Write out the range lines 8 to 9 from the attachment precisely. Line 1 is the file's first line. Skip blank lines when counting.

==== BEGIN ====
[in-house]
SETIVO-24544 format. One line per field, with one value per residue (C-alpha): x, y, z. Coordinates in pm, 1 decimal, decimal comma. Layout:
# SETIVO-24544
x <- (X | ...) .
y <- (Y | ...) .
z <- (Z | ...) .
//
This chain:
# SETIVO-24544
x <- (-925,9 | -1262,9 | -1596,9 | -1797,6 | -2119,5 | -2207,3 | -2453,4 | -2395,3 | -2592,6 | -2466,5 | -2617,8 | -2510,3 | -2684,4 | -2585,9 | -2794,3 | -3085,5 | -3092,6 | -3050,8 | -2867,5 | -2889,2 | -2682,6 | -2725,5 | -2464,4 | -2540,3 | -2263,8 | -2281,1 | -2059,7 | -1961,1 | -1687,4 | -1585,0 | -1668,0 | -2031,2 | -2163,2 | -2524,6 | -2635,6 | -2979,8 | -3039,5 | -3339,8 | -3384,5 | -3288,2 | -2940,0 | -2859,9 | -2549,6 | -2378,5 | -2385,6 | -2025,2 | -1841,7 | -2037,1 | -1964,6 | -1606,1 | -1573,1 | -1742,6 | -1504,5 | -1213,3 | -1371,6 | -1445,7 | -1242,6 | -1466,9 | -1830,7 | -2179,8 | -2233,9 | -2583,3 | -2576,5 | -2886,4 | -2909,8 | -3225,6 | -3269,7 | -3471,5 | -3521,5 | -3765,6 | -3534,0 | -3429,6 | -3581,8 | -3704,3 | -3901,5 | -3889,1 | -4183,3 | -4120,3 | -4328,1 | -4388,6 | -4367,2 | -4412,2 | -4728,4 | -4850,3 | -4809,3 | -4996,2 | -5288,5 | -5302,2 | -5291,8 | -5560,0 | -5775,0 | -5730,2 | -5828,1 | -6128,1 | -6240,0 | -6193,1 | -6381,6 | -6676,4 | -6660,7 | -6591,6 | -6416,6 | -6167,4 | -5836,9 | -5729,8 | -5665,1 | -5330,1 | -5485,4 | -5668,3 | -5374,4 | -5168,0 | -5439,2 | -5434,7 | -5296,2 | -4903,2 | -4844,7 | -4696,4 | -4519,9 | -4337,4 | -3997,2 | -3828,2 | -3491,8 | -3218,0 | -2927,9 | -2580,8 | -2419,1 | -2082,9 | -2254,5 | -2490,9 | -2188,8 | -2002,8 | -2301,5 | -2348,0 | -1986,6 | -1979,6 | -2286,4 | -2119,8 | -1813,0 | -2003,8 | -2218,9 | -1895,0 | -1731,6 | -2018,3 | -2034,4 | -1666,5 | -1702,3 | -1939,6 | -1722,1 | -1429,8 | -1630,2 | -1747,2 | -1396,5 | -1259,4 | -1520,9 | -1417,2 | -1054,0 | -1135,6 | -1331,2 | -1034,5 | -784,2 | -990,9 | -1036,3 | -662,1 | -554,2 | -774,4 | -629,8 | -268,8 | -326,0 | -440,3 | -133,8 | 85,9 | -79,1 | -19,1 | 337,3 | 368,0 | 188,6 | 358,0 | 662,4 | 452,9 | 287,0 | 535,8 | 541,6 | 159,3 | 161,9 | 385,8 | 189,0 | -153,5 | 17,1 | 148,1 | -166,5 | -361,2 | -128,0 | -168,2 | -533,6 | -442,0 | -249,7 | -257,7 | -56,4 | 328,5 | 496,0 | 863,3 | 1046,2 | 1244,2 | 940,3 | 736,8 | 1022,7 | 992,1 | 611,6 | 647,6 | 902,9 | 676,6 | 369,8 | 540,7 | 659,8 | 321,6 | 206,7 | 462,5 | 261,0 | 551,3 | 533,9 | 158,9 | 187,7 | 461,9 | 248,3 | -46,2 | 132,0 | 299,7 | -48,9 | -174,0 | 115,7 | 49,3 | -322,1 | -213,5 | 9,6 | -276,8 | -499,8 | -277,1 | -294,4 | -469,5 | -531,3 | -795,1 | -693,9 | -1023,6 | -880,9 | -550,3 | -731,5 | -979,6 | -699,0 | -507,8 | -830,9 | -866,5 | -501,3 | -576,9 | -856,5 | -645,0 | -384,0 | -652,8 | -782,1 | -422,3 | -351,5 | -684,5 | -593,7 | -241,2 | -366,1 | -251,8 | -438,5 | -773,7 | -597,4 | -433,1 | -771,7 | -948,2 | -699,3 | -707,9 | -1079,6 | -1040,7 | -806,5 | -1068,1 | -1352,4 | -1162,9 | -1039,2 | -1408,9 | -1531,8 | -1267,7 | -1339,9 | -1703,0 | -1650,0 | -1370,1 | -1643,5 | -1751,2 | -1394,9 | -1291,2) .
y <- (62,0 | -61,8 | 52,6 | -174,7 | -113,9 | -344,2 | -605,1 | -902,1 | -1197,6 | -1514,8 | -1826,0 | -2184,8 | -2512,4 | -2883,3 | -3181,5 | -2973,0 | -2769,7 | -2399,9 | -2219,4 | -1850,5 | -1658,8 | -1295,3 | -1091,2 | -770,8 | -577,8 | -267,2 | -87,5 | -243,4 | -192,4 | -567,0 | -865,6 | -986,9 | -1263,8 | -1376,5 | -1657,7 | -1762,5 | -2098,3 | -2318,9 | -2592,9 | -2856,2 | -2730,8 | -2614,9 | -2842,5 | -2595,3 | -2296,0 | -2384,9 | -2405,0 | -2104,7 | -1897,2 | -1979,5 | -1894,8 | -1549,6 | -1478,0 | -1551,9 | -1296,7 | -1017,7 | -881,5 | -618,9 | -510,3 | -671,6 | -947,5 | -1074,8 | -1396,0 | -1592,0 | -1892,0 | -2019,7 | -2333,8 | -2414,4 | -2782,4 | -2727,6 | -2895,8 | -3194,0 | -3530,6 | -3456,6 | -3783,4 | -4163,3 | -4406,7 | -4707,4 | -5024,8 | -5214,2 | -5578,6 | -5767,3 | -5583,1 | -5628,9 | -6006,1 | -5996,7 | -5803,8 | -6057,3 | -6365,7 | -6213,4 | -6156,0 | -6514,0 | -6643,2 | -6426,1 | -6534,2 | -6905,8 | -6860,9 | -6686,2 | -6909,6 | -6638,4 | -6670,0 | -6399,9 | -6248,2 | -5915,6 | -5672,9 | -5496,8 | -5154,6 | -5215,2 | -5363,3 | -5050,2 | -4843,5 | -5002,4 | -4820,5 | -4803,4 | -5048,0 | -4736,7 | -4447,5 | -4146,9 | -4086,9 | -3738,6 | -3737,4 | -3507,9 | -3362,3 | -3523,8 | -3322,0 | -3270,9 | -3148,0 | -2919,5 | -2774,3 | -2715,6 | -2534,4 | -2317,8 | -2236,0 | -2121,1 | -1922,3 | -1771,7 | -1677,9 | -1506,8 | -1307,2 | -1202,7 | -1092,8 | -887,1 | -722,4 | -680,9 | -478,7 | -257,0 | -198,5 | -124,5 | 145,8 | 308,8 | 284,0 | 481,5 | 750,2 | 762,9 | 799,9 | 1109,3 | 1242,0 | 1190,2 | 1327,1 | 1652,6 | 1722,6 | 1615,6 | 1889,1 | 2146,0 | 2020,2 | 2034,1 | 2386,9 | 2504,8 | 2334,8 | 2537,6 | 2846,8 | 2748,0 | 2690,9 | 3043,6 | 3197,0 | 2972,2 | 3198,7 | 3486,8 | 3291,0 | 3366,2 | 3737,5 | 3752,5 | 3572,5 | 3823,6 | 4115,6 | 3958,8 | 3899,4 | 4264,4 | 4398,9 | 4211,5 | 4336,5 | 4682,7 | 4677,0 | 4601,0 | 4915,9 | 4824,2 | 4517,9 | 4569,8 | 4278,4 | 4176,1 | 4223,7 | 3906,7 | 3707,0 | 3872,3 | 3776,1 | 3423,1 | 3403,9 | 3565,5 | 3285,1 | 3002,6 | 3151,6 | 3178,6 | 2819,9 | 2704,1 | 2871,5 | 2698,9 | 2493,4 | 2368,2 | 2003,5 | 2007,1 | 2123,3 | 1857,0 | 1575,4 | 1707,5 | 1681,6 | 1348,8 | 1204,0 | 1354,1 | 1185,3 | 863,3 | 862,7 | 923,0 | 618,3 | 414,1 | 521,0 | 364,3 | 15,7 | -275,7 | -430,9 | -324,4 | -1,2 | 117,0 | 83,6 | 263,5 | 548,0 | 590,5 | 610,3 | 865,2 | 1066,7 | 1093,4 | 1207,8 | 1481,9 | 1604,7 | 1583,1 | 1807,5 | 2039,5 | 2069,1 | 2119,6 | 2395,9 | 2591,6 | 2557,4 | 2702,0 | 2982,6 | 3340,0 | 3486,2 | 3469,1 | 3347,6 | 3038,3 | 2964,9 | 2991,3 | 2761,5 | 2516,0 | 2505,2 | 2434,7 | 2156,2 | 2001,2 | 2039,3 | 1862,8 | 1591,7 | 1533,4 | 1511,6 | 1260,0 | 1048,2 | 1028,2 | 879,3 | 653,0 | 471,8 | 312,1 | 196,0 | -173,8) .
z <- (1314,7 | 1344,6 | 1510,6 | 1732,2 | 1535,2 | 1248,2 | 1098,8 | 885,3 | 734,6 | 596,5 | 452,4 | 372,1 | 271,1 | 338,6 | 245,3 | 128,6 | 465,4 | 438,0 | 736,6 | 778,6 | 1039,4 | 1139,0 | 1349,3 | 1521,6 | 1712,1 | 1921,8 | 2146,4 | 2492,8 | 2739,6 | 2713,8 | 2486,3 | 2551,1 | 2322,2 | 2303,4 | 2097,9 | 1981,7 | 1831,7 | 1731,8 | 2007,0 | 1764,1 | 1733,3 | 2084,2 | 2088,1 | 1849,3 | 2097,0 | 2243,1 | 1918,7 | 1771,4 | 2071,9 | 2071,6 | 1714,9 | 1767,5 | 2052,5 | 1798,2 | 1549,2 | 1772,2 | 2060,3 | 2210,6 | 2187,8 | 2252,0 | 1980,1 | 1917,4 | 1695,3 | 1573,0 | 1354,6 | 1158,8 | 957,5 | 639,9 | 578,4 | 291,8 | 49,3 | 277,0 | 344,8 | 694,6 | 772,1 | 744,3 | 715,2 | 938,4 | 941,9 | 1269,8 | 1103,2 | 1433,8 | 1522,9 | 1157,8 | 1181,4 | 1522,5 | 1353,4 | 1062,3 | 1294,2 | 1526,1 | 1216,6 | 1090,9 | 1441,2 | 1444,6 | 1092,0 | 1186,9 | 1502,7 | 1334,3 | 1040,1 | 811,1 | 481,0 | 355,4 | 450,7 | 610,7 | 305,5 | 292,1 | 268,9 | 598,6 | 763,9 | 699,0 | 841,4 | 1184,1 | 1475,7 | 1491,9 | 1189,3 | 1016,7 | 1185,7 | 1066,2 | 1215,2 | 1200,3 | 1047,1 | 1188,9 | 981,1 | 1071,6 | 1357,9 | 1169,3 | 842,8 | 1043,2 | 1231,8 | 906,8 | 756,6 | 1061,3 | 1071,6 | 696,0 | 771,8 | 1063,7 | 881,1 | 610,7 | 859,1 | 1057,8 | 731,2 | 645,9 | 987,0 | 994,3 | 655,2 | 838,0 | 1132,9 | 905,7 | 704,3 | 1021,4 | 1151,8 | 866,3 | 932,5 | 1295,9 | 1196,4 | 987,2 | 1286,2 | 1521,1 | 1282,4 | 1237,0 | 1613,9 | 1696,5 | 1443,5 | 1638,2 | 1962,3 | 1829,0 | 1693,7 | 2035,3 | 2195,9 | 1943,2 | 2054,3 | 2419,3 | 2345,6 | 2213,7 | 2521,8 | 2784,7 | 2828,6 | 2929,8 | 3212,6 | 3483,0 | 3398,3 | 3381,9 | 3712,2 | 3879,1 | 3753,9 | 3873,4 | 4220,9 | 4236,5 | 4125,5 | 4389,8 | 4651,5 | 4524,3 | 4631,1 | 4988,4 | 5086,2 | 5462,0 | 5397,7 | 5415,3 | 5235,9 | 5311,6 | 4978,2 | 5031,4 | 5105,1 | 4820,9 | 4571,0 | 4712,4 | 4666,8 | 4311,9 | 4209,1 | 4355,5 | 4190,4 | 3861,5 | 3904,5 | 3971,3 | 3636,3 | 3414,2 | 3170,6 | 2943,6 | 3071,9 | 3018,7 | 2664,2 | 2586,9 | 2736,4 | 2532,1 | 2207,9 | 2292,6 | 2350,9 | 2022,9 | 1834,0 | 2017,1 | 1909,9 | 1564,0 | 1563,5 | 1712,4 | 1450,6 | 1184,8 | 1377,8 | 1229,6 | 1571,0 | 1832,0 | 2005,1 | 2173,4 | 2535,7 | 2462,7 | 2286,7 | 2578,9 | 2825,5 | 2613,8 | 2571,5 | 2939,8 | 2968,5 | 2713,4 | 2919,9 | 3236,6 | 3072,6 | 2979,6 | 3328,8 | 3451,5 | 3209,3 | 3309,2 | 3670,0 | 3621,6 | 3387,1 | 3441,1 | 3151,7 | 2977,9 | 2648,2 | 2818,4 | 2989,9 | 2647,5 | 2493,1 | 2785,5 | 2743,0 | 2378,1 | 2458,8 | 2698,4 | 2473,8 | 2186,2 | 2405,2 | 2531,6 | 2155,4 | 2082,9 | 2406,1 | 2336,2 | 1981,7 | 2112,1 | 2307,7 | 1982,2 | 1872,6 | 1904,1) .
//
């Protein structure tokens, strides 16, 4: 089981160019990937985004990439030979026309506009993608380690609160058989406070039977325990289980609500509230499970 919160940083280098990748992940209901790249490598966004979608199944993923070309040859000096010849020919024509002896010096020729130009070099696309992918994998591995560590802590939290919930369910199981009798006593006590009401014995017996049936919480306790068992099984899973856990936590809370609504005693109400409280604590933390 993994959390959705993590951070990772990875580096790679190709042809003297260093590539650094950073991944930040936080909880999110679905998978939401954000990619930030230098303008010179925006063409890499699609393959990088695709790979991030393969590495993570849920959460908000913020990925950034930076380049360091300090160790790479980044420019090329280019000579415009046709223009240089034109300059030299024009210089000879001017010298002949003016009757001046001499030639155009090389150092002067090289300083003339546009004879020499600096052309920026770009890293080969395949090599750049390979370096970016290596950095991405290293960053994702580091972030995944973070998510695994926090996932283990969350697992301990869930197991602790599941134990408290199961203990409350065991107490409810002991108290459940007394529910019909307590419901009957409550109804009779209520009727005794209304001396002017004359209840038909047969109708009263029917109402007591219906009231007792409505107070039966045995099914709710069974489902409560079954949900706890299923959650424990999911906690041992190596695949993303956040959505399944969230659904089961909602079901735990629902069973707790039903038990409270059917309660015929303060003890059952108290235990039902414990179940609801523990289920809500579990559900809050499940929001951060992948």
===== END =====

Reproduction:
This chain:
# SETIVO-24544